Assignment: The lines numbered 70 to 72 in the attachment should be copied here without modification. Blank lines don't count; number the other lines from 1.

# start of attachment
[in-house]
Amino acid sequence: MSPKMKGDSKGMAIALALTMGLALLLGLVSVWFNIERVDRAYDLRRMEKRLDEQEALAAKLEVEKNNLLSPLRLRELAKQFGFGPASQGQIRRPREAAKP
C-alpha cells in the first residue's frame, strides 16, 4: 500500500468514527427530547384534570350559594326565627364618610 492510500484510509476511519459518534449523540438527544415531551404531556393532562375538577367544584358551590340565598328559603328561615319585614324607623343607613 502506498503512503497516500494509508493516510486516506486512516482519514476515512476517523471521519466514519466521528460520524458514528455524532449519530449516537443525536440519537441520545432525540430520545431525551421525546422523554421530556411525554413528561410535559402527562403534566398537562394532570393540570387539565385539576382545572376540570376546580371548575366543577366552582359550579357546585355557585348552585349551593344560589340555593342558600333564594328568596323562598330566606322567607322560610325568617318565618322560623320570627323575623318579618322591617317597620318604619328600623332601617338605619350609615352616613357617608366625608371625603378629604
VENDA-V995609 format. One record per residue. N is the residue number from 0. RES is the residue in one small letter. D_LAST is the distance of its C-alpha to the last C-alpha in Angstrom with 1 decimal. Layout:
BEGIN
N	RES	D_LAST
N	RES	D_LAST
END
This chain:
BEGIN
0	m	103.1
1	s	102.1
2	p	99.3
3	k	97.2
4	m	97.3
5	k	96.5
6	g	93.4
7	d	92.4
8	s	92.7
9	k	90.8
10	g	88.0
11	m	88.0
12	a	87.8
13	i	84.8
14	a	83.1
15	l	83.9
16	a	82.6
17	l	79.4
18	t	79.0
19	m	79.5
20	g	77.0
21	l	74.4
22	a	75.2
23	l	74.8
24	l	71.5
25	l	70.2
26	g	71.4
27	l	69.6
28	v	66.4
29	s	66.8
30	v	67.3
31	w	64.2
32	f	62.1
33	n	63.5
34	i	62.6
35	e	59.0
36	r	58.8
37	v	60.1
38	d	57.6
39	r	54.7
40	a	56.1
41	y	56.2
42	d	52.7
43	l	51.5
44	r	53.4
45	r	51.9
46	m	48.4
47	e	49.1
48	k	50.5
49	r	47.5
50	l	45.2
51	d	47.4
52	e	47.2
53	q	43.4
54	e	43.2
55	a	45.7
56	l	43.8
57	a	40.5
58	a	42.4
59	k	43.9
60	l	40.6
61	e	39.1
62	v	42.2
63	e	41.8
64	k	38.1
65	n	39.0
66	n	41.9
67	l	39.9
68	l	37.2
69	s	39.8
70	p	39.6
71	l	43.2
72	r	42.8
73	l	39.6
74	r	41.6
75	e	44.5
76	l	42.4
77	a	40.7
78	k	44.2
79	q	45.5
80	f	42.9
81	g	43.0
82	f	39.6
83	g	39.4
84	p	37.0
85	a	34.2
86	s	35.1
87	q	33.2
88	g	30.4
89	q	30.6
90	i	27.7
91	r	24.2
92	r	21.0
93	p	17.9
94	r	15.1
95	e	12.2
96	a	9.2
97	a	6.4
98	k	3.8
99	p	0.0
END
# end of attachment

59	k	43.9
60	l	40.6
61	e	39.1